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FiveThirtyEight: Here's An Idea, Falcons: Throw To Julio Jones In The Red Zone


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Julio Jones is unlike most other star receivers. He doesn’t scream at his quarterback or sulk or throw a tantrum when passes don’t come his way. He’s happy to share the wealth with his teammates. In short, he’s no diva.

But if any NFL wide receiver has earned the right to complain on the sidelines, it’s Jones. The Falcons star hasn’t scored a touchdown this season — and in fact has underperformed his whole career when it comes to scoring. His touchdown rate has never come close to matching his outsized production everywhere else on the field. So maybe the Falcons — who have scored just 17 points in each of their past two games (both losses) heading into their Super Bowl rematch with the Patriots on Sunday — would actually benefit from Jones flipping a Gatorade cooler or two.

Since 2014, Jones has been nothing short of unstoppable. He’s been the NFL’s most productive receiver when measured by yards per game, the second best in terms of receptions per game and the third best in yards per target.1 In those three-plus seasons, he’s averaging 104.8 yards but a ho-hum 0.4 touchdowns per game, which is roughly the same as less-heralded wideouts such as Allen Hurns, Emmanuel Sanders and Jordan Matthews. For an elite receiver, Jones is solidly middle-of-the-pack in touchdown production:

julio-salfino-1018-11.png?w=575&h=532&qu

The 51 receivers on the chart above average a scoring strike every 157.1 yards. Jones averages a TD for every 262 yards he accumulates, which is the third most extreme discrepancy in the sample.2 The Dallas Cowboys’ Dez Bryant, meanwhile, leads all receivers in fewest yards per touchdown, 92.7, but that’s probably no accident: Bryant has long made it clear that he expects a big portion of the touchdown glory — or someone, possibly everyone, is going to hear about it.

Jones’s scoring woes almost defy explanation. Receivers who thirst for touchdowns are generally undersized players who do their damage between the 20s. But Jones is one of the game’s largest targets at 6-foot-3, 220 pounds. He’s also one of the position’s best athletes, crushing his scouting combine in speed, jumping ability and agility. It’s tough to imagine a better receiver his size on the NFL boundaries when it comes to getting both feet down inbounds and defying gravity in the process. If an NFL quarterback were to design a perfect red-zone weapon in a lab, he would look a lot like Jones.

Incredibly, Jones’s lack of scoring seems to be by design. His percentage of QB Matt Ryan’s targets drops steadily the closer Atlanta gets to the goal line: from 32.8 percent of passes when the Falcons are at least 80 yards from the end zone to just a little more than half that — 16.7 percent — when they’re in the red zone.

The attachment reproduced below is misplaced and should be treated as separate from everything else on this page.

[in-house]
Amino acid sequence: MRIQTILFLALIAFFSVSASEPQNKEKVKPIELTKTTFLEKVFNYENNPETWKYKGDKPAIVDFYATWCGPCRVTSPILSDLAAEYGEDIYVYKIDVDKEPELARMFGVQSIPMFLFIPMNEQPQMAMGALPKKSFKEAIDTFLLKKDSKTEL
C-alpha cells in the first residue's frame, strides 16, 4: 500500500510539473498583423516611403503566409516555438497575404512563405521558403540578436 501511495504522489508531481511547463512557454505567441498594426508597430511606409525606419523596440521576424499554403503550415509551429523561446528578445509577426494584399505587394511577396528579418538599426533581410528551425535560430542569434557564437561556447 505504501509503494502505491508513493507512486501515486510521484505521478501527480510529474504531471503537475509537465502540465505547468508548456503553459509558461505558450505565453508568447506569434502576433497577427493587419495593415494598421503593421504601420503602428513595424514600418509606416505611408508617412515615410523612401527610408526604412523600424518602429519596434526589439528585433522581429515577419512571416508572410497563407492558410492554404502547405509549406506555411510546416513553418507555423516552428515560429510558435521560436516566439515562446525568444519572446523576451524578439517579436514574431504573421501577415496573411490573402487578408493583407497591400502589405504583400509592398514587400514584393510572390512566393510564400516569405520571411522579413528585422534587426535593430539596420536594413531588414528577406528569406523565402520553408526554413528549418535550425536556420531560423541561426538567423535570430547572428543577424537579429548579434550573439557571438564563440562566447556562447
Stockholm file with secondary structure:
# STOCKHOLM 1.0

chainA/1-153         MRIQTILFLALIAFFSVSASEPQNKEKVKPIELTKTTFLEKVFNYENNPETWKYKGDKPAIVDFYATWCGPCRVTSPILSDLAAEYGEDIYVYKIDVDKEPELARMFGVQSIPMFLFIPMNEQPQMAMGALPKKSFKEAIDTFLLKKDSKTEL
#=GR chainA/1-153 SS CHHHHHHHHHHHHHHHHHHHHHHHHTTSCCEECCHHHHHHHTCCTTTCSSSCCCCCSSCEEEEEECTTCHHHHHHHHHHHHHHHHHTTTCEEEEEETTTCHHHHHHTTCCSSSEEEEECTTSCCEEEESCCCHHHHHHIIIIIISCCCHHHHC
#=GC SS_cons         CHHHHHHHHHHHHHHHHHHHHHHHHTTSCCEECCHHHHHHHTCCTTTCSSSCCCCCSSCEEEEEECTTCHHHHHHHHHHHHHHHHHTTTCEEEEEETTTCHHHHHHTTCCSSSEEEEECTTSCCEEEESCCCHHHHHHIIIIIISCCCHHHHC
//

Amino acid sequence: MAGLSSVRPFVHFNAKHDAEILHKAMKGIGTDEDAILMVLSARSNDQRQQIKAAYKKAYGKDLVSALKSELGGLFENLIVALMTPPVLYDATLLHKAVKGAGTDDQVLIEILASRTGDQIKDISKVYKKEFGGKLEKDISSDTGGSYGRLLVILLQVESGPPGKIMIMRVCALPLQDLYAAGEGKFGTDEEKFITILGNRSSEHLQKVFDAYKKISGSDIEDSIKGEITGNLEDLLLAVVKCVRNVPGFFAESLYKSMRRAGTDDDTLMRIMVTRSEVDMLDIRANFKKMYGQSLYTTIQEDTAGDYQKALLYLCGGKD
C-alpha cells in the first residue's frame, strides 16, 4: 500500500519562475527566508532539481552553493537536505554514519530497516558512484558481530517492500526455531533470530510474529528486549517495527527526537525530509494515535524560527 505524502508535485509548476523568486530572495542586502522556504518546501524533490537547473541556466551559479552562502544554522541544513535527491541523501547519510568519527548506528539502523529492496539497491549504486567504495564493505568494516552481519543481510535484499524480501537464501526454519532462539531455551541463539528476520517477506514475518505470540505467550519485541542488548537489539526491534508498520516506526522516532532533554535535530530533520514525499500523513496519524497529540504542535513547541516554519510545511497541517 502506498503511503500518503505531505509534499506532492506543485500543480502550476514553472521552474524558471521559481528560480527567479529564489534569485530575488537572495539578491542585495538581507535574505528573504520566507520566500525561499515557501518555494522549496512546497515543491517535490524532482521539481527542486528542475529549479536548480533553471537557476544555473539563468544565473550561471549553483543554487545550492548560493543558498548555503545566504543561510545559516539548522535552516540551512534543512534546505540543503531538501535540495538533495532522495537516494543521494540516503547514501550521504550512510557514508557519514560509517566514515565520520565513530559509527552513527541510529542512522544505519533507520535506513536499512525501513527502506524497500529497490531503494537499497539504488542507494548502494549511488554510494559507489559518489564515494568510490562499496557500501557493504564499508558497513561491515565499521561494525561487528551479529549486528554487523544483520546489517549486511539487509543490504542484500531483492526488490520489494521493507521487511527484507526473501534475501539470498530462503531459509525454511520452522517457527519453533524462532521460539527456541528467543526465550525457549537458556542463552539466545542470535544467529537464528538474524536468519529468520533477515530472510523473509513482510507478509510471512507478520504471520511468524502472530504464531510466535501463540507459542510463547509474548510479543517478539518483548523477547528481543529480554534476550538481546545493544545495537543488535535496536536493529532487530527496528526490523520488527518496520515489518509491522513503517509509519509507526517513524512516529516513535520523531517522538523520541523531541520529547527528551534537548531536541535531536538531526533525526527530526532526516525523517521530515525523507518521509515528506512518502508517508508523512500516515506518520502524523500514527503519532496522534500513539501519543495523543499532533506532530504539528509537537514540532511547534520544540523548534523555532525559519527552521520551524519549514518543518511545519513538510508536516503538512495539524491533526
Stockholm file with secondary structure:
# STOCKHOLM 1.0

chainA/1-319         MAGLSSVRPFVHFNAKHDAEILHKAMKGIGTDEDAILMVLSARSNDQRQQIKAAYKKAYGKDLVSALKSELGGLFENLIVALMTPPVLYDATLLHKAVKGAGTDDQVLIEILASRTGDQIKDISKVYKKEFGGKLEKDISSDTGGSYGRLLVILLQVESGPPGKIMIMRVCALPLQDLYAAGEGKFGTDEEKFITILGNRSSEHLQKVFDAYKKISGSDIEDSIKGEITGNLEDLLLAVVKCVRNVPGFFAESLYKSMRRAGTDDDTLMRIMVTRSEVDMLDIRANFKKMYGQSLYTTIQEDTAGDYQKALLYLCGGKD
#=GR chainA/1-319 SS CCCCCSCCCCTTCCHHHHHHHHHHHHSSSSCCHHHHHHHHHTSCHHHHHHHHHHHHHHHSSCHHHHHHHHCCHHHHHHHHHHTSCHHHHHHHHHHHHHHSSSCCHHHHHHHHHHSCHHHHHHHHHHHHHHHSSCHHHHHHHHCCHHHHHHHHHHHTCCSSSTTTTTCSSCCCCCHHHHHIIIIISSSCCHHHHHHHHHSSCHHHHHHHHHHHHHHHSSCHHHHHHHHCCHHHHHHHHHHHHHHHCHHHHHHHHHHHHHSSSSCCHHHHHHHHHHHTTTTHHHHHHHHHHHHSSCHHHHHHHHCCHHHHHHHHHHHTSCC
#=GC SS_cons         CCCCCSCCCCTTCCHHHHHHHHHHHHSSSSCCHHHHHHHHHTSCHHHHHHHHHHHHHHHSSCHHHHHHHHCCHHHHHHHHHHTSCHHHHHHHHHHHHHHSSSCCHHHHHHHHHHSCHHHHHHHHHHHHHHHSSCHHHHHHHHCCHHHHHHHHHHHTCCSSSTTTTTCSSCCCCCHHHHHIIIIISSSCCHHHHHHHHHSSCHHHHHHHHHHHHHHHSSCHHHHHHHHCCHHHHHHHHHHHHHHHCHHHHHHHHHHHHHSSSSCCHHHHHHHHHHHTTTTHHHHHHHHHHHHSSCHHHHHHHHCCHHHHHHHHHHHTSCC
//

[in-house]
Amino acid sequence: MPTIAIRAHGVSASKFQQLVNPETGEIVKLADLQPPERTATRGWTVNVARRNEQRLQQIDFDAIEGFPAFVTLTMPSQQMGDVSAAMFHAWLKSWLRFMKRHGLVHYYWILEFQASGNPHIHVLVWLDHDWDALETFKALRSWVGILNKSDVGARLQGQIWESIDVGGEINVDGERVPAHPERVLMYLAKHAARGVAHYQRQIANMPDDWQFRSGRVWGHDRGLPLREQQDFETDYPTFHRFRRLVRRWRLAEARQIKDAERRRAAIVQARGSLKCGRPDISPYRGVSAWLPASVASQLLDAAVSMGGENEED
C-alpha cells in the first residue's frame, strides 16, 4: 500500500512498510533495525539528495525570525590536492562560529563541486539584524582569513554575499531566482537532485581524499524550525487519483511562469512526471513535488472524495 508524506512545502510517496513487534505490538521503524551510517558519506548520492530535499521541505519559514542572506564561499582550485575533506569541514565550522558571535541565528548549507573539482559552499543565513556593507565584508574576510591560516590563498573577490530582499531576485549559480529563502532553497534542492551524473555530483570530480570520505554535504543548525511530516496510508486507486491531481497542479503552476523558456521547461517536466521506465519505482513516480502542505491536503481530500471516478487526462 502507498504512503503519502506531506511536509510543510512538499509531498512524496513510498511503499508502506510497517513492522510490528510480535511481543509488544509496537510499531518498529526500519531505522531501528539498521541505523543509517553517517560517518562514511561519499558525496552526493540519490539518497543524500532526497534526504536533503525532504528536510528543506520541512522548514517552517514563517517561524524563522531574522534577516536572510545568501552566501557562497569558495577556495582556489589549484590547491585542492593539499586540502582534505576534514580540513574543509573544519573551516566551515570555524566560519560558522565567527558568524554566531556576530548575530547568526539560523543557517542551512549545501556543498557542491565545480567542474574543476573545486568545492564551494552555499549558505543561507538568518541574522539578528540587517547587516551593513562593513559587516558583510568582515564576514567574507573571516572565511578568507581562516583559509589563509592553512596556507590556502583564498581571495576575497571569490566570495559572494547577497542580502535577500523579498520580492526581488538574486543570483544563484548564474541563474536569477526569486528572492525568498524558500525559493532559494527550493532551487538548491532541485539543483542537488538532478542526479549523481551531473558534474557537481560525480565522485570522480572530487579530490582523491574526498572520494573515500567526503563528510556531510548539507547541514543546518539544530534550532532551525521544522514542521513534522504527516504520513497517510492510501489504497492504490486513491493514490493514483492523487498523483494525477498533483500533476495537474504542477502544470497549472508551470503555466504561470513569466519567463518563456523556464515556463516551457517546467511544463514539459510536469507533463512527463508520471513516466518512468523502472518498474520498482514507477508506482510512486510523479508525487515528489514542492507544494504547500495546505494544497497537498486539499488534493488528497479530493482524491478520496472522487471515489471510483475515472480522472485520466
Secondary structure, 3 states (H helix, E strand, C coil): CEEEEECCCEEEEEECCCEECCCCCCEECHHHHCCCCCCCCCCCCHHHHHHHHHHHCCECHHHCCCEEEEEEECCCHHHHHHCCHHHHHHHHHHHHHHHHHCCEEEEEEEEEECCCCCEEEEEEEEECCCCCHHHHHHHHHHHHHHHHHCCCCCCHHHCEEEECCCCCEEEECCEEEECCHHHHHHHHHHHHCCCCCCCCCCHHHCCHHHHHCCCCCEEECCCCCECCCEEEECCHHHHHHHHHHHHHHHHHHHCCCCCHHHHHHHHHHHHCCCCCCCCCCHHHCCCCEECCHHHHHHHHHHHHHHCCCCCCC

julio-salfino-1018-2.png?w=575&h=498&qua

Last Sunday, Atlanta lost to the Dolphins in the final minute when Ryan forced a pass in double coverage to second-year tight end Austin Hooper (36 career catches) instead of giving Jones a chance to make a play. The result was a game-ending interception at the Miami 6-yard line. While Jones said nothing, head coach Dan Quinn made it clear that he wasn’t pleased with bypassing his team’s best weapon.

Atlanta’s strange unwillingness to use its best receiver has now spanned three offensive coordinators. When the current one, Steve Sarkisian, was handed the keys to the offense that in 2016 led the NFL in scoring, he saw one major area where the unit could improve.

“Is there a way to get Julio more touches in the red zone and finding those matchups?” Sarkisian said at the time.

The answer, apparently, is “no.”

https://fivethirtyeight.com/features/heres-an-idea-falcons-throw-to-julio-jones-in-the-red-zone/?addata=espn:nfl:teams

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13 minutes ago, FalconBlood23 said:

Its really hard to throw to a guy who is triple or double covered that deep in the red zone. That's why others feast in the red zone. Or at least did before this season. 

People use this excuse as if Brown and Green never draw extra attention from the defense.  It’s really tiring 

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4 minutes ago, atlndvd said:

People use this excuse as if Brown and Green never draw extra attention from the defense.  It’s really tiring 

I am not saying never target him in the red zone, I am just saying it is really difficult to do so. Windows get smaller, the area you're working with are smaller, and you got 2 guys on him. If you wanna take that chance then please be my guest. What Julio needs is more long passes from Matt, They haven't connected long at all this season and that's probably because the entire offseason Julio was hurt, that's what I want to see. 

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